Under the Hood: Windows Vista ReadyBoost Report

If you find your Windows Vista machine a little sluggish, it might need a little jolt of power from ReadyBoost.

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Microsoft's new Windows Vista operating system looks great and offers several improvements over Windows XP, but it's also a memory hog. Using Vista with 512MB of memory is like wading through quicksand. Moving up to 1GB of memory feels slightly better, but the new operating system only smoothes out when you give it two or four gigabytes of memory.

Fortunately, Windows Vista offers a ReadyBoost memory expansion feature for those of us who either don't know how to upgrade memory, or simply don't have the money or system capacity for extra memory. ReadyBoost allows users to plug in a spare USB flash drive in lieu of cracking open the computer case and slapping more RAM onto the motherboard. Installation couldn't get any easier than that--and did we mention it's cheap? A 2GB flash drive won't set you back more than $20, but an extra gigabyte of RAM can easily cost $70 or more.

ReadyBoost will take advantage of flash drives as small as 256MB and as large as 4GB. For the time being, you won't gain any benefit from stuffing all your USB slots full of flash memory, as Vista allows for only one ReadyBoost drive.

Installing a ReadyBoost drive is literally as easy as plugging it in. Once you've inserted the flash drive, Vista will test to see if it can use your flash drive for ReadyBoost purposes. Chances are older drives won't pass the test. Numerous flash drive manufacturers have released labeled and pretested drives. If the drive passes the internal tests, Vista will bring up a prompt that asks if you want to use the drive for ReadyBoost. At that time, you can also set how much of the drive you want to dedicate to ReadyBoost.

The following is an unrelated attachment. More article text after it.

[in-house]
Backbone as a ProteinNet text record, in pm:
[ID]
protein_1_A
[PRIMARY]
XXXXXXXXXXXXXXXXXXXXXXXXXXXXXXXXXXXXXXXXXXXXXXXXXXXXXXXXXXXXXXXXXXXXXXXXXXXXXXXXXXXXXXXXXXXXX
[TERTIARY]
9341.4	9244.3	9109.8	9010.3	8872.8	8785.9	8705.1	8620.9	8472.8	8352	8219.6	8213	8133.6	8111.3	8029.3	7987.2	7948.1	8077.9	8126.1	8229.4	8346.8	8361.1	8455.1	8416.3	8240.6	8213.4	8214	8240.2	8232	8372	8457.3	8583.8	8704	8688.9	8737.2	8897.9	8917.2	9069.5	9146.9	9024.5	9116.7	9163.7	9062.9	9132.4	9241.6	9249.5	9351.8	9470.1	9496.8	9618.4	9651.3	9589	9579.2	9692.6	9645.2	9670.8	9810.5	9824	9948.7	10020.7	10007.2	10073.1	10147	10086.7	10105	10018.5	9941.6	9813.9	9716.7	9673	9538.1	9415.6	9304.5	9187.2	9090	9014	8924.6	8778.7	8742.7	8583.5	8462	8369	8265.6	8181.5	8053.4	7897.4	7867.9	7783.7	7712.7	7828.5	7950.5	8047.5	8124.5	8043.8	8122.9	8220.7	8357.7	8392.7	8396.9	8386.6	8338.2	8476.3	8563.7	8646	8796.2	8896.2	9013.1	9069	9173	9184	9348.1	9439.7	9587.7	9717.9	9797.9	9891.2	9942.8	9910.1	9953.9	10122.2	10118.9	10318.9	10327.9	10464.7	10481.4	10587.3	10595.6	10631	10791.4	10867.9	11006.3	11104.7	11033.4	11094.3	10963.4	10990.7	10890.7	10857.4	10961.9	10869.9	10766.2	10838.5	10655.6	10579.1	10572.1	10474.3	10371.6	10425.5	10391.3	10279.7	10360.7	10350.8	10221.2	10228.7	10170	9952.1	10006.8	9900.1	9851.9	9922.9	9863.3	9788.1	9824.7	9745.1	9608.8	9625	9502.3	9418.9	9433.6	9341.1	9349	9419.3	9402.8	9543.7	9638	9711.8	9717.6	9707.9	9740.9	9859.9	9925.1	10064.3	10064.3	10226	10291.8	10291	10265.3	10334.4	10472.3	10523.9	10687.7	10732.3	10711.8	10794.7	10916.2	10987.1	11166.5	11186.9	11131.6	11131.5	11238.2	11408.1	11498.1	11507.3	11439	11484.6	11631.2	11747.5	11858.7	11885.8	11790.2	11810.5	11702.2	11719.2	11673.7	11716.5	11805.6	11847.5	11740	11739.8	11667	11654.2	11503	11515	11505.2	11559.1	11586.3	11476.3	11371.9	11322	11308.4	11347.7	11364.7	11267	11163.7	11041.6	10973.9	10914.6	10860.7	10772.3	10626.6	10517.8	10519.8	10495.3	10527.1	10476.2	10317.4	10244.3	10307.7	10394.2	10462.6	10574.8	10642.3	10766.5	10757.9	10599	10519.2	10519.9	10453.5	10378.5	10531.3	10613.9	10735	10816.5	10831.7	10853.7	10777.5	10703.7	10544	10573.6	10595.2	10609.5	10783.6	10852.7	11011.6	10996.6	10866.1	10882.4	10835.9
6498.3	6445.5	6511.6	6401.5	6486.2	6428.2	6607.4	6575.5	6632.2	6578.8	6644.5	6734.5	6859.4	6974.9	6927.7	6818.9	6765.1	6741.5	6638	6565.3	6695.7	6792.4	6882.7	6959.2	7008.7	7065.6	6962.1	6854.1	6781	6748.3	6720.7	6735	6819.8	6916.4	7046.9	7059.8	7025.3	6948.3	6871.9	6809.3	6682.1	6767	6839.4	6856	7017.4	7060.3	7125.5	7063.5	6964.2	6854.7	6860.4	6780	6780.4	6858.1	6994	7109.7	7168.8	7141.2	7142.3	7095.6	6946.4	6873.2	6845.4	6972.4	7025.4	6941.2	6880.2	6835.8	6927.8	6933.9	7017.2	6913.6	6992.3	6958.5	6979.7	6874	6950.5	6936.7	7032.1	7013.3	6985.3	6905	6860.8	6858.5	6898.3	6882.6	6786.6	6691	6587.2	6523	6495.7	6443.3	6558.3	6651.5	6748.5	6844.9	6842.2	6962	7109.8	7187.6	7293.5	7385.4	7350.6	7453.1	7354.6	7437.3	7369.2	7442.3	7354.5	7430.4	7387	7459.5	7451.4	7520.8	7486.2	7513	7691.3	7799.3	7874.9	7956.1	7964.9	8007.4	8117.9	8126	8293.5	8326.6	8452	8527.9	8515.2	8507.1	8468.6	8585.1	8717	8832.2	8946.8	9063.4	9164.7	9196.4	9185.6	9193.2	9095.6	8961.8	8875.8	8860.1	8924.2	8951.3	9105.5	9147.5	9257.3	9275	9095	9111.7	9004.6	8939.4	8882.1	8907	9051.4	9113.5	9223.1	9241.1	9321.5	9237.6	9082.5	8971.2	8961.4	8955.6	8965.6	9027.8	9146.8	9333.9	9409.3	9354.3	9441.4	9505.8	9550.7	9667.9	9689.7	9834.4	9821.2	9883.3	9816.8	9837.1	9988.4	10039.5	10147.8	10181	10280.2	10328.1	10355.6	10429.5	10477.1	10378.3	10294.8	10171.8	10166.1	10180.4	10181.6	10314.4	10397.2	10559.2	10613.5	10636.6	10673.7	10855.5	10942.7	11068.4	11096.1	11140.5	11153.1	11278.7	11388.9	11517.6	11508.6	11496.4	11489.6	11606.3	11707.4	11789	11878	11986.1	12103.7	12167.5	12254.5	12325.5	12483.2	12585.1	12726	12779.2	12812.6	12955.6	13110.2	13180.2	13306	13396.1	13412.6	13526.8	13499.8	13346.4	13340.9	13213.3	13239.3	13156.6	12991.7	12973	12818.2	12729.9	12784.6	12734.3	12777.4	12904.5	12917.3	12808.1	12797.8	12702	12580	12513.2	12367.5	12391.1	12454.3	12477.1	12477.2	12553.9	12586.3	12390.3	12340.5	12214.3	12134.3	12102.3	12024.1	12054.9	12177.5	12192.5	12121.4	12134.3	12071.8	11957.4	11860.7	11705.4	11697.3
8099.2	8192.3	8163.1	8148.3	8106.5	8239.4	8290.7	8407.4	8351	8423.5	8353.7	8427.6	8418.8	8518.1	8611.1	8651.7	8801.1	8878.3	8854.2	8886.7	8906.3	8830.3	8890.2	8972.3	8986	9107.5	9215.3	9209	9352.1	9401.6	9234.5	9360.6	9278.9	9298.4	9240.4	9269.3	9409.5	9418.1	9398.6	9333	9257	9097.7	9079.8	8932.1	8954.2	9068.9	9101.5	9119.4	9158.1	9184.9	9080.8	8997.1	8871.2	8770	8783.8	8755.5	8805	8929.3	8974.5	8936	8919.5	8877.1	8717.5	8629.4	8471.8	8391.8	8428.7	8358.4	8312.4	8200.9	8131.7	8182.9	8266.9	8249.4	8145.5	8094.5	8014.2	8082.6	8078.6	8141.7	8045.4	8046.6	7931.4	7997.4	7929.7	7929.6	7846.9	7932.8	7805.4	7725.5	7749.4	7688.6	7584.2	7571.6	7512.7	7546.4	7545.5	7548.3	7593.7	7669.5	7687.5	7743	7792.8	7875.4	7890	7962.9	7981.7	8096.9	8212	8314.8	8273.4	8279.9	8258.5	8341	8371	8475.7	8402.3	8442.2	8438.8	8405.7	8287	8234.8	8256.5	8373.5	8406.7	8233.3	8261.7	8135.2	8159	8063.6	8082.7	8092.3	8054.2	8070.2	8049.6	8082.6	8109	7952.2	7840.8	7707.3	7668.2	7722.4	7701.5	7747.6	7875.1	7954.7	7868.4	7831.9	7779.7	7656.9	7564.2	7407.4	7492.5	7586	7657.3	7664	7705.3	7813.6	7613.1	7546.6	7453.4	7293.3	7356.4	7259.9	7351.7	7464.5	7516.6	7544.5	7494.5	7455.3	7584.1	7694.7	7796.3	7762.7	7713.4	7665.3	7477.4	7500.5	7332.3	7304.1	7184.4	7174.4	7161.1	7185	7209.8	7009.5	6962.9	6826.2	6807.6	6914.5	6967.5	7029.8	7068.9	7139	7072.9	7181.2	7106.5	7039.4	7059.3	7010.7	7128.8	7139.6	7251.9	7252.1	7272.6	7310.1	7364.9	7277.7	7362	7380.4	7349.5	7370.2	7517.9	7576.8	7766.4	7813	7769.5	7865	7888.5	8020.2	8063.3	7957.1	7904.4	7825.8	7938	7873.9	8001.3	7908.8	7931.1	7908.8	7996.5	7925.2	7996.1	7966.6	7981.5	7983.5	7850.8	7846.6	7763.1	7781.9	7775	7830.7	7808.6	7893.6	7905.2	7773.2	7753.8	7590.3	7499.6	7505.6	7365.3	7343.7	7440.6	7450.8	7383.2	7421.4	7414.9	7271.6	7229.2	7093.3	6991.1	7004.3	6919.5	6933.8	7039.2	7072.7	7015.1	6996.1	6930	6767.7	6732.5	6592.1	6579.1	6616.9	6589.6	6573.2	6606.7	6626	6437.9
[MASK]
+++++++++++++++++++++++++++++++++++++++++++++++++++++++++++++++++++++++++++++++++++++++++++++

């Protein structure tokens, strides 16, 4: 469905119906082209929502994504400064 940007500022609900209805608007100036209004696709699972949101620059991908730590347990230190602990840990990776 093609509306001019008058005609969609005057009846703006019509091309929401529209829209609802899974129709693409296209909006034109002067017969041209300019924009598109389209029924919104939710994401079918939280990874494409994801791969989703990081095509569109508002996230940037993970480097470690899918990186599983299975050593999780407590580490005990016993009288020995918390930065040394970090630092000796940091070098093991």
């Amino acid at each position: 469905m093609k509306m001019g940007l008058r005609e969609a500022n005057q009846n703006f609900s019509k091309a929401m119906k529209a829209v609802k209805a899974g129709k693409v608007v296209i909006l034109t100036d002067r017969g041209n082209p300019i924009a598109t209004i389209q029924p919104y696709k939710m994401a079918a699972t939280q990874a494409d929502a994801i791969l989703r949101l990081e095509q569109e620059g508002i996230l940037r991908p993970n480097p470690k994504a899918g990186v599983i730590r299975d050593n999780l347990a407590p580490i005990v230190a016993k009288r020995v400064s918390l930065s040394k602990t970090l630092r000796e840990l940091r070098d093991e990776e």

We tested ReadyBoost partition sizes of 256MB, 512MB, 1GB, and 4GB on our 4GB Super Talent flash drive, which effectively simulated different sized flash drives in our tests. We also checked to see how ReadyBoost affects performance with different quantities of RAM.

System Setup: Intel Core 2 X6800, Intel 975XBX2, Corsair XMS2 Pro Series Memory (512MBx1, 512MBx2, 1GBx2, 1GBx4), 160GB Seagate 7200.7 SATA Hard Disk Drive, Windows Vista. Graphics Cards: GeForce 8800 GTX 768MB, Forceware 100.65. Super Talent 4GB USB 2.0 Flash Drive.

How well does Windows Vista run on your system? Do you think you’re going to upgrade your system memory or possibly get a ReadyBoost drive for better performance?

System Setup: Intel Core 2 X6800, Intel 975XBX2, Corsair XMS2 Pro Series Memory (512MBx1, 512MBx2, 1GBx2, 1GBx4), 160GB Seagate 7200.7 SATA Hard Disk Drive, Windows Vista. Graphics Cards: GeForce 8800 GTX 768MB, Forceware 100.65. Super Talent 4GB USB 2.0 Flash Drive.

Conclusion


ReadyBoost has a tremendous effect on computers with 512MB of memory. (Of course, using Vista with a paltry 512MB is a fool's errand to begin with.) Moving up to 1GB of memory, the frame rates on some games crept up and the system itself felt much more responsive. When we outfitted our computer with 2GB and even 4GB of memory, ReadyBoost ceased to have a noticeable effect on gaming applications. In some instances, the performance actually decreased, however that only occurred when we had 4GB ReadyBoost drives. Even though the results show that ReadyBoost doesn't affect frame rates for machines with large amounts of RAM, we suggest that you plug the flash drive in for the fringe benefits. The ReadyBoost drive provides an extra level of buffer if you're a heavy multitasker. Which when combined with Vista's SuperFetch algorithms, helps to preload many of the programs you use on a daily basis, making for a very responsive computing experience.

We highly recommend picking up an extra USB flash drive to dedicate to ReadyBoost. Our tests show that you don't need to run out and buy the largest drive on the market. You'll probably get the most bang for your buck in the 1GB range, but with prices so low on USB flash drives, 2GB drives won't hit the wallet too hard, either.

How well does Windows Vista run on your system? Do you think you’re going to upgrade your system memory or possibly get a ReadyBoost drive for better performance?

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